Disaster Relief: Priorities for Cleanup and Repair
Priorities for cleanup and repair vary according to the kind and seriousness of damage. Buildings may not be habitable during repair.
- Examine building structure.
- Check foundations for settling, cracking, or undermining.
- Examine walls, floors, doors, and windows for necessary repairs.
- You may want to repair only temporarily until extensive work can be done.
- If basement is flooded, start pumping the water in stages. Pump out about a third of the water each day.
- Get the electrical system working.
- If the switchbox is in a flooded basement, do not turn electricity back on until you have pumped out the water.
- Take electrical appliances to a qualified service repair center as soon as possible.
- Get the water system working. Disinfect wells and water system.
- Shovel out mud and silt before it dries.
- Before they dry, wash down flooded walls and floors with hose. Start at upper limit of flooding and work downward.
- Scrub and disinfect walls and floors.
- Start heating system, if possible, to speed up drying.
- Before operating the heating system, you may need to clean, dry, and recondition it.
- Make sure chimneys are clean before starting the system.
- Dry out walls and floors.
- If required for proper drying, strip drywall up to water level.
- Drill holes in exterior siding.
- Complete drying may take months.
- Repair buckled walls and floors.
- Clean and dry household items, furniture, carpets, clothing, dishes, and bedding. Disinfect when necessary.
- Treat items for mildew as needed.
- Care for damaged trees, shrubs, and lawn.
- Repaint, repair, and refinish as necessary.
Supplies and Equipment for Home Cleanup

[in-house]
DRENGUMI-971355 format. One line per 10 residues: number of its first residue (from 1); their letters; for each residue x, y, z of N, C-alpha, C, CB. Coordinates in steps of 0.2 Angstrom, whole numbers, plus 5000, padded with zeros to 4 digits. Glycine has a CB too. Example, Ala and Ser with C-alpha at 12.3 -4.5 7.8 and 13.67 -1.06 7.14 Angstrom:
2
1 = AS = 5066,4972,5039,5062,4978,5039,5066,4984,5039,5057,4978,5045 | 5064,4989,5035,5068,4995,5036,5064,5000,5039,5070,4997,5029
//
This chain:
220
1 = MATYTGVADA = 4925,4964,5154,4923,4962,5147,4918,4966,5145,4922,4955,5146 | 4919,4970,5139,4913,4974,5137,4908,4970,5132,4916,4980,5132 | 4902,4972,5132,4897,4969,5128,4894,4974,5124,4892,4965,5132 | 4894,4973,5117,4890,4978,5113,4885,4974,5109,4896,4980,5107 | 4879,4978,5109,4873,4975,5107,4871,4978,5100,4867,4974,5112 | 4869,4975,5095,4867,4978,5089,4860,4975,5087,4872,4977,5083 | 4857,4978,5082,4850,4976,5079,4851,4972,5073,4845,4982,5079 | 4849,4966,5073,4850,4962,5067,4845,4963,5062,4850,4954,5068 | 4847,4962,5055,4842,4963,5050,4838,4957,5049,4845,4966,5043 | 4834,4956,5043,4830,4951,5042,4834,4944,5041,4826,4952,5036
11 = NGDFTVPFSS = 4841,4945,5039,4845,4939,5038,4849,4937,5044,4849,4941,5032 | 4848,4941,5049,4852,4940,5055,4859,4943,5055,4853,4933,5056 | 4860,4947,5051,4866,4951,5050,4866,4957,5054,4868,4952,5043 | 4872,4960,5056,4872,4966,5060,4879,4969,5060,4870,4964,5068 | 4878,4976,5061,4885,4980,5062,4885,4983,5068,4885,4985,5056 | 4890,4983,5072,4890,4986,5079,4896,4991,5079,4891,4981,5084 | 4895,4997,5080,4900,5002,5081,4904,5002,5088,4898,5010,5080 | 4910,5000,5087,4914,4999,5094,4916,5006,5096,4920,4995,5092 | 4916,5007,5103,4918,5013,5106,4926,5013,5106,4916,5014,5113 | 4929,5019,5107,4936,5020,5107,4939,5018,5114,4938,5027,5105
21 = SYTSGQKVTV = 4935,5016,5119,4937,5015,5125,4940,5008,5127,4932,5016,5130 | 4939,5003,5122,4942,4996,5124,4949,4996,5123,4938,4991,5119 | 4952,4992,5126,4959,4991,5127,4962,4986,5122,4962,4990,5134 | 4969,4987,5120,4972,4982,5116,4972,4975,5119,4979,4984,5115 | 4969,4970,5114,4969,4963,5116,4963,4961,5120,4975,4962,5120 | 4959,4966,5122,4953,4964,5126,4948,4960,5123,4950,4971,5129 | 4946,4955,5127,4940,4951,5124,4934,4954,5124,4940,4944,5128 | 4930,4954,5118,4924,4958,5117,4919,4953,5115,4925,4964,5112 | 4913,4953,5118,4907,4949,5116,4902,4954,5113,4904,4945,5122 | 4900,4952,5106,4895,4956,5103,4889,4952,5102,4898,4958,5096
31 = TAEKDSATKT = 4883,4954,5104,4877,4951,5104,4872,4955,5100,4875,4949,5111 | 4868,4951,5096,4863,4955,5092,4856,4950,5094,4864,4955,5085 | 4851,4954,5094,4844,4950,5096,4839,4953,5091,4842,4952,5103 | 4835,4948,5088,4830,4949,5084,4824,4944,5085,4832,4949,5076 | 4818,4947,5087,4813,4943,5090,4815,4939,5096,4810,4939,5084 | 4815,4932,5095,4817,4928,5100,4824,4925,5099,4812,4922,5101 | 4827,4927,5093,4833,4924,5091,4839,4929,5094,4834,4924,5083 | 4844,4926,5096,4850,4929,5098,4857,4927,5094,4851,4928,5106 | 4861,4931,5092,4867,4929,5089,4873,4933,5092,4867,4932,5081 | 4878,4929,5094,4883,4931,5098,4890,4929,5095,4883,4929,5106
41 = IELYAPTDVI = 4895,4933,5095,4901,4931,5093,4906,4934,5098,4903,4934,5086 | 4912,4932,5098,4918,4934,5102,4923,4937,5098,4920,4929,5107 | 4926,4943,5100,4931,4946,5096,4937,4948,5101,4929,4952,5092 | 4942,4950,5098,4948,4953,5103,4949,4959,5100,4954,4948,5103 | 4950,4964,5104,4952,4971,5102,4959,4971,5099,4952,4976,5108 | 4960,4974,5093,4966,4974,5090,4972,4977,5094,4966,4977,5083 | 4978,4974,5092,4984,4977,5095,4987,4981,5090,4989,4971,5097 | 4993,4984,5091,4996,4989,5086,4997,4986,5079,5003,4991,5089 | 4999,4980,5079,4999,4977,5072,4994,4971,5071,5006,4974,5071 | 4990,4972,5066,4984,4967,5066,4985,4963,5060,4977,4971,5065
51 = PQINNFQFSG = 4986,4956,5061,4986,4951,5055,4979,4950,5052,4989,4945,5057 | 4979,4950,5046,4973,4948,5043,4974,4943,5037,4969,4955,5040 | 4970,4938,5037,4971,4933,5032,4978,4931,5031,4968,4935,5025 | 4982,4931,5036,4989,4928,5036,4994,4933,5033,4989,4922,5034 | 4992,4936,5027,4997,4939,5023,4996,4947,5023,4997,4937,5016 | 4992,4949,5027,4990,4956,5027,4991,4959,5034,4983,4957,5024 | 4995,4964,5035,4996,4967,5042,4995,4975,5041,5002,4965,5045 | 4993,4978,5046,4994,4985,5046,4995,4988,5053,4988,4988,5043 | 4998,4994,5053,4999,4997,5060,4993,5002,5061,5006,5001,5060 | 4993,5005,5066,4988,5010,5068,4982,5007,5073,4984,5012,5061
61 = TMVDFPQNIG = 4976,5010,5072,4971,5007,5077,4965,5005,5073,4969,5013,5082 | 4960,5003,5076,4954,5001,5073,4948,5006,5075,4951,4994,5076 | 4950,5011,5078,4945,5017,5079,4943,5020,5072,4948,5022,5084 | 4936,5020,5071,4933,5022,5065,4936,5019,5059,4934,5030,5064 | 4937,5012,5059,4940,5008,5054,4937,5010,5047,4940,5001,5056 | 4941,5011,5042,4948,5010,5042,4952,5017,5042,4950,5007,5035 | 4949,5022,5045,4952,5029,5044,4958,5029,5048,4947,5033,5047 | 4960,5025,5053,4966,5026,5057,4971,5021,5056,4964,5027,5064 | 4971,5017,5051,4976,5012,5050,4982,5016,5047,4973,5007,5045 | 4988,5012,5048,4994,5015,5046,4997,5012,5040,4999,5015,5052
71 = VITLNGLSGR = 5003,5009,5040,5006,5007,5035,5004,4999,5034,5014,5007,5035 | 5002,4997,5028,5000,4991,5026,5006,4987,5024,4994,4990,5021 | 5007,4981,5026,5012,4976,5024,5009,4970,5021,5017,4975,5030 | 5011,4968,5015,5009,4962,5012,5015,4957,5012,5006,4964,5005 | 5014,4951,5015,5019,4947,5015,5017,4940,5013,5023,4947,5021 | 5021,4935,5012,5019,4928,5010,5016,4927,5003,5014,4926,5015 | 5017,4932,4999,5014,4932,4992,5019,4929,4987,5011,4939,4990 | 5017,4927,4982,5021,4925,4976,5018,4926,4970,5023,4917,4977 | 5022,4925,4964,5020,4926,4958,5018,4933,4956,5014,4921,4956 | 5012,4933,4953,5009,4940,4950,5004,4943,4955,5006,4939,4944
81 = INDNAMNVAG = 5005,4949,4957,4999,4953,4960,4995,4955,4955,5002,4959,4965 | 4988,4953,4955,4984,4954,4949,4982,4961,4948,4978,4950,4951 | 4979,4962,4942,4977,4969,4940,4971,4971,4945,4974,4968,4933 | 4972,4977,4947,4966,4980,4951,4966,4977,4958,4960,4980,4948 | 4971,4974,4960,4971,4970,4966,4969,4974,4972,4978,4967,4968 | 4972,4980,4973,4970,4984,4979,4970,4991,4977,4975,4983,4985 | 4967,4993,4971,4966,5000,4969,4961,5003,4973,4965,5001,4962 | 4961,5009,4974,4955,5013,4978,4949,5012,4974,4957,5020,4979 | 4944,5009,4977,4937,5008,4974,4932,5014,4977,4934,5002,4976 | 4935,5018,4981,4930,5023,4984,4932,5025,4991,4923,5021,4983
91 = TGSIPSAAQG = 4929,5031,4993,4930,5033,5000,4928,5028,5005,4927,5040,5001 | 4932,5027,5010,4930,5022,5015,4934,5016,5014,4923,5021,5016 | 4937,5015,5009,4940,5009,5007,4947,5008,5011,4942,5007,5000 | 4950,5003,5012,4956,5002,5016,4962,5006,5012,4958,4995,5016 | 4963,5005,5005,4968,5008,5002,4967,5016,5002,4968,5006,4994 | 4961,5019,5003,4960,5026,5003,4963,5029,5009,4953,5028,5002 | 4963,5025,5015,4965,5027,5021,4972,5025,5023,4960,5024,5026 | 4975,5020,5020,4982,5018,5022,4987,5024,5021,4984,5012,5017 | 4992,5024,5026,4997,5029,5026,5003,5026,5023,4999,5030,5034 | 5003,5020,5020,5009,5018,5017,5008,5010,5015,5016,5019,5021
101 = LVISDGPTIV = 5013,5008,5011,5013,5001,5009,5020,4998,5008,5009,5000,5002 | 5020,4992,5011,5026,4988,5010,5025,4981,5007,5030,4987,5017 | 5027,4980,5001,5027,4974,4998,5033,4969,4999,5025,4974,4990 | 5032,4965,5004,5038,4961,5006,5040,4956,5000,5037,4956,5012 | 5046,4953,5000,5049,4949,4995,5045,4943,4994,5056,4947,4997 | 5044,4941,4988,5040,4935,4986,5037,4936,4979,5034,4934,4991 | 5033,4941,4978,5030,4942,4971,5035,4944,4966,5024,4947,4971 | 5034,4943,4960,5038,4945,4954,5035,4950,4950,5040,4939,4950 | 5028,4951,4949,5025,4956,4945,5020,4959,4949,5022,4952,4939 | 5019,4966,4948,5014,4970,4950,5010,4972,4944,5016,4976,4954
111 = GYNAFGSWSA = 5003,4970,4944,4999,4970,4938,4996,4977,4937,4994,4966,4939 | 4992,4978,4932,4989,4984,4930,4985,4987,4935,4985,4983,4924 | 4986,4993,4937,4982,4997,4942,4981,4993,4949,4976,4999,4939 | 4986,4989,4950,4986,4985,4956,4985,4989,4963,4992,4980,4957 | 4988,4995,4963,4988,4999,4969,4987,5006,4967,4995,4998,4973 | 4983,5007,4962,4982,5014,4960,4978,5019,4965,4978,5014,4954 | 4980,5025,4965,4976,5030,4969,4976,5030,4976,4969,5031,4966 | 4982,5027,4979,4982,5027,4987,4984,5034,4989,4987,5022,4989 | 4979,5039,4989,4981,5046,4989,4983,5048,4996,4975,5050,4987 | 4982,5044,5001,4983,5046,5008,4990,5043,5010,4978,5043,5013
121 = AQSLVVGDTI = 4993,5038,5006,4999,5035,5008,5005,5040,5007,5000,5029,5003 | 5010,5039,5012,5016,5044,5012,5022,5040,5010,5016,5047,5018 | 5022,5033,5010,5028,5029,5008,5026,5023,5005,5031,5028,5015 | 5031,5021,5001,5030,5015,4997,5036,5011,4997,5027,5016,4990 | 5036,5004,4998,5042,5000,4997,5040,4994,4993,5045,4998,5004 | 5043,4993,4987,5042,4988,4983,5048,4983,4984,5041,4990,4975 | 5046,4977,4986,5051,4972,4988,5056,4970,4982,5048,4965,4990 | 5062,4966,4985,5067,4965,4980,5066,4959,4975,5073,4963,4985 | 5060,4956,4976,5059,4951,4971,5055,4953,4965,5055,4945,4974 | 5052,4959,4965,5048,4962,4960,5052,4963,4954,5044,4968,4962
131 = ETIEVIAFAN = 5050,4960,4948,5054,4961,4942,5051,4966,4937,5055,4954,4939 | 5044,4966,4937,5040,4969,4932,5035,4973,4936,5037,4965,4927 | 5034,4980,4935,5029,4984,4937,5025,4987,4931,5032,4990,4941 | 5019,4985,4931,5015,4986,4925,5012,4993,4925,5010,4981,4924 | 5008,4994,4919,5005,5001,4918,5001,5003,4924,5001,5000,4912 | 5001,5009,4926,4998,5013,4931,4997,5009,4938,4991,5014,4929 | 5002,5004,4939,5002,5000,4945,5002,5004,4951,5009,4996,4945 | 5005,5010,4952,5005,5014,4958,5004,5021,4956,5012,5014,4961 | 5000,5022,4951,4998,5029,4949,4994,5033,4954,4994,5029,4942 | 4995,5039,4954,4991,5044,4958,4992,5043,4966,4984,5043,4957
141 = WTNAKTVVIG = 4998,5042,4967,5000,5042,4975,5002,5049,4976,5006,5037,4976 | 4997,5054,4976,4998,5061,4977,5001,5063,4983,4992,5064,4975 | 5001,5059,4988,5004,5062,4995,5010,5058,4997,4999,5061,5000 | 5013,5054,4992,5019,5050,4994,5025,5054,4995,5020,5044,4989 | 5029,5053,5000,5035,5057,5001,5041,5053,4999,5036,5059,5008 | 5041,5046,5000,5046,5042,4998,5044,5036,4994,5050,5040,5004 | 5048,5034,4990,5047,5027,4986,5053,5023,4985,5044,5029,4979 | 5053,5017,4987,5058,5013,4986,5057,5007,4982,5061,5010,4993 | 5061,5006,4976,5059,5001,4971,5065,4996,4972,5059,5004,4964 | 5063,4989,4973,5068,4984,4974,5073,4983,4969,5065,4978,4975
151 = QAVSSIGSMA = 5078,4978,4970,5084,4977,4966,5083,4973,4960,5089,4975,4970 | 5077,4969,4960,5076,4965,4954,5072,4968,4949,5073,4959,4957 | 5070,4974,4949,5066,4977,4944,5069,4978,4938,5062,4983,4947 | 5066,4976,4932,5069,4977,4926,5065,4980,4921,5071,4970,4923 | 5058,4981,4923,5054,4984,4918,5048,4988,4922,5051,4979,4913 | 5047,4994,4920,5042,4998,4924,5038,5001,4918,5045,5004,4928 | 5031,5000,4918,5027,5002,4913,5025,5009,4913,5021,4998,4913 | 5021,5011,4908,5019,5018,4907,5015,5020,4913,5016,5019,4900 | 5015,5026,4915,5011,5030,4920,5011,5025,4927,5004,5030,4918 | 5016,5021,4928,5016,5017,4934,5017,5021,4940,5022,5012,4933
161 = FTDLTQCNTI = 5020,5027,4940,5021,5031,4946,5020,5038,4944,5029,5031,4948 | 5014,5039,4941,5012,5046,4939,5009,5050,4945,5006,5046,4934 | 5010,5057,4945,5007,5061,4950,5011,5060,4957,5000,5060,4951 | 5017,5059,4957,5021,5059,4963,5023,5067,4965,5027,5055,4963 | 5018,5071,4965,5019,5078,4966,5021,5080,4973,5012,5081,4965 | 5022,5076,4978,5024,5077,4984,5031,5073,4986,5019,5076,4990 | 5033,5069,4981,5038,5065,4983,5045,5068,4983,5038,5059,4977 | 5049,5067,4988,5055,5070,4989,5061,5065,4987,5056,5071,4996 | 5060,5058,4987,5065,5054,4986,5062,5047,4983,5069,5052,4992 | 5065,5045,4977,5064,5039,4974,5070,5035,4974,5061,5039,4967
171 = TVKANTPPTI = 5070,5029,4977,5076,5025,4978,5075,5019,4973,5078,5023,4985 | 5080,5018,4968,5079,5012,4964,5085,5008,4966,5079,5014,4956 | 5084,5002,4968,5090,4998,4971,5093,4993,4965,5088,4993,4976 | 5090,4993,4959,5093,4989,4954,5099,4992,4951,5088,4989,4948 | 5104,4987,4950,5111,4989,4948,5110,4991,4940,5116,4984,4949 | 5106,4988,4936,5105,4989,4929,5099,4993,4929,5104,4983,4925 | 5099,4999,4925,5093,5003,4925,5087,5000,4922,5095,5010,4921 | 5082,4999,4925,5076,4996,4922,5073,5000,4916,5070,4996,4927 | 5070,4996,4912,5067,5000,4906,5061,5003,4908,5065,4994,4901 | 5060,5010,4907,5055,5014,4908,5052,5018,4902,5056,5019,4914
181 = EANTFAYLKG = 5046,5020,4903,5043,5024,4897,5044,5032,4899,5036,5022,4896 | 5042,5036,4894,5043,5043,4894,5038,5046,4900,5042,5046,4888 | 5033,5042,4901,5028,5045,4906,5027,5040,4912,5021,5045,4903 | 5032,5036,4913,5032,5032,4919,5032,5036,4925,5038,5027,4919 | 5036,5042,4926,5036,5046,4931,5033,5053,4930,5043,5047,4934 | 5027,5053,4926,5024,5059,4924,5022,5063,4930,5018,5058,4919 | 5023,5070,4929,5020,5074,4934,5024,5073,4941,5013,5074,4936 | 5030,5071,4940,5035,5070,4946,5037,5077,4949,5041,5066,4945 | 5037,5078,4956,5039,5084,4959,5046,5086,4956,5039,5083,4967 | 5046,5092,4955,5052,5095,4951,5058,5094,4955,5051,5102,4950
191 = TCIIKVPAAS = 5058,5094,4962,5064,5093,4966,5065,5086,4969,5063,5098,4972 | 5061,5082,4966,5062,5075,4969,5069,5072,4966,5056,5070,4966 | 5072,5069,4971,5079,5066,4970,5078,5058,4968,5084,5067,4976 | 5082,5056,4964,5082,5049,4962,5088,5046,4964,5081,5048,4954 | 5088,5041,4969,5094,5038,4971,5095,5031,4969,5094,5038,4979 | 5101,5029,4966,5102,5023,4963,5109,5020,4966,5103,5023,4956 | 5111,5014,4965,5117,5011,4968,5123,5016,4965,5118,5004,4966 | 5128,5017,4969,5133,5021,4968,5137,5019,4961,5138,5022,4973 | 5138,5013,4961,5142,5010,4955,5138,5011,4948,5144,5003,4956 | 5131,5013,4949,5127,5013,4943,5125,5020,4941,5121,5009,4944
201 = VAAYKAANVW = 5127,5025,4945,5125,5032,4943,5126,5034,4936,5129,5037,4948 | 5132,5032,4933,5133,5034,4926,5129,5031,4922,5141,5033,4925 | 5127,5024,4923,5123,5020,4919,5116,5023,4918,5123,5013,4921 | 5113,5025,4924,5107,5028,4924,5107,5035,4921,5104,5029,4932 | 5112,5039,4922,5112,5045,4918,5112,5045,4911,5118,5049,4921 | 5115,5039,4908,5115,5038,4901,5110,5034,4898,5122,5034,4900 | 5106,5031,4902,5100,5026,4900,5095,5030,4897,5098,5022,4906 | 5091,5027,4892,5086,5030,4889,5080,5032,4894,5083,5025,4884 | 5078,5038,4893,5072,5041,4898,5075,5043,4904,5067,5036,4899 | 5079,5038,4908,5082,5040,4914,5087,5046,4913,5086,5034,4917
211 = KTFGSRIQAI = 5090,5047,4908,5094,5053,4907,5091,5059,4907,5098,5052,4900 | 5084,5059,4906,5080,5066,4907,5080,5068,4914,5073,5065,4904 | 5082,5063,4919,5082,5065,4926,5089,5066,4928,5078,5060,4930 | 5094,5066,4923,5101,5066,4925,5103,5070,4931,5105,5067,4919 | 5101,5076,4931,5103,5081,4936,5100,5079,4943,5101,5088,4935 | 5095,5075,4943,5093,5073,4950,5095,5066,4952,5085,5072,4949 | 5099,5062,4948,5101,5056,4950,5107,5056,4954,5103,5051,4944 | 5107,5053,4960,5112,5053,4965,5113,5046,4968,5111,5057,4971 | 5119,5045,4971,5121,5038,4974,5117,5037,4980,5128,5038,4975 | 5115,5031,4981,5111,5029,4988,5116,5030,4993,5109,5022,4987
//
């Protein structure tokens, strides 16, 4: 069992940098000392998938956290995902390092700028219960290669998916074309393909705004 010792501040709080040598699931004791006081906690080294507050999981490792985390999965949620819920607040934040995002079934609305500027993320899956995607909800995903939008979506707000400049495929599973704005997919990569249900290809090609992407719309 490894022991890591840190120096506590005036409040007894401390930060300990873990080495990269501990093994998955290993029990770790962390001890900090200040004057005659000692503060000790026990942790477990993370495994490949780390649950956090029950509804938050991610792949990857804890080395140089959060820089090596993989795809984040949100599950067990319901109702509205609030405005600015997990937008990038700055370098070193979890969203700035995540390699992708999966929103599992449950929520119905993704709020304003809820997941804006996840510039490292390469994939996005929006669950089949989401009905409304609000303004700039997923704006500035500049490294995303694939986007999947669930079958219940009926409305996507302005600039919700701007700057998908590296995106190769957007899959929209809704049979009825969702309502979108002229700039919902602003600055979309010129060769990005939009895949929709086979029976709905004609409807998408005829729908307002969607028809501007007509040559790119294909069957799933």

__ Non-phosphate detergents1
__ Scouring powder
__ Rubber gloves
__ Strong boots or heavy-soled shoes
1United States manufacturers have removed phosphate from laundry detergents.
2Use bleach sparingly, if at all. New EPA recommendations caution against its use.
Equipment for Small Jobs
__ Tools (crowbar, hammer, screwdriver)
__ Sponges and cloths
__ Scrub brushes
__ Throw-away containers for garbage, and a container to carry from house to street
__ Water hose
Equipment for Large Jobs
__ Sponge mop or a mop that is easily squeezed out
__ Water hose
__ Bushel baskets
__ Wash tubs (for soaking objects)
For More Information
Booklets with more detailed information and illustrations about flood and mold clean-up can be downloaded online. Use the links listed here, or search by title and sponsoring organization.
- Creating a Healthy Home: A Field Guide for Cleanup of Flooded Homes: An illustrated 18-page booklet created through a cooperative effort of the National Center for Healthy Housing, NeighborWorks America, and Enterprise Community Partners. http://nchh.org/resource/creating-a-healthy-home-a-field-guide-for-clean-up-of-flooded-homes/
- A Brief Guide to Mold, Moisture, and Your Home: Photos and instructions may be viewed online, or a booklet may be downloaded, with EPA recommendations. https://www.epa.gov/mold/brief-guide-mold-moisture-and-your-home
- Flood Cleanup and the Air in Your Home: Basic safety and cleanup information in an easy-to-read booklet with color illustrations. Also available in Spanish. https://www.epa.gov/mold/flood-cleanup-and-air-your-home-booklet
- Recover after a Disaster: Red Cross online guides. https://www.redcross.org/get-help/disaster-relief-and-recovery-services.html
- Recover and Rebuild: FEMA resources. https://www.fema.gov/blog/get-free-fema-publications-help-you-prepare-recover-and-rebuild
Publication 3676 (POD-07-21)
Reviewed by Rubin Shmulsky, PhD, Professor and Head, Sustainable Bioproducts.
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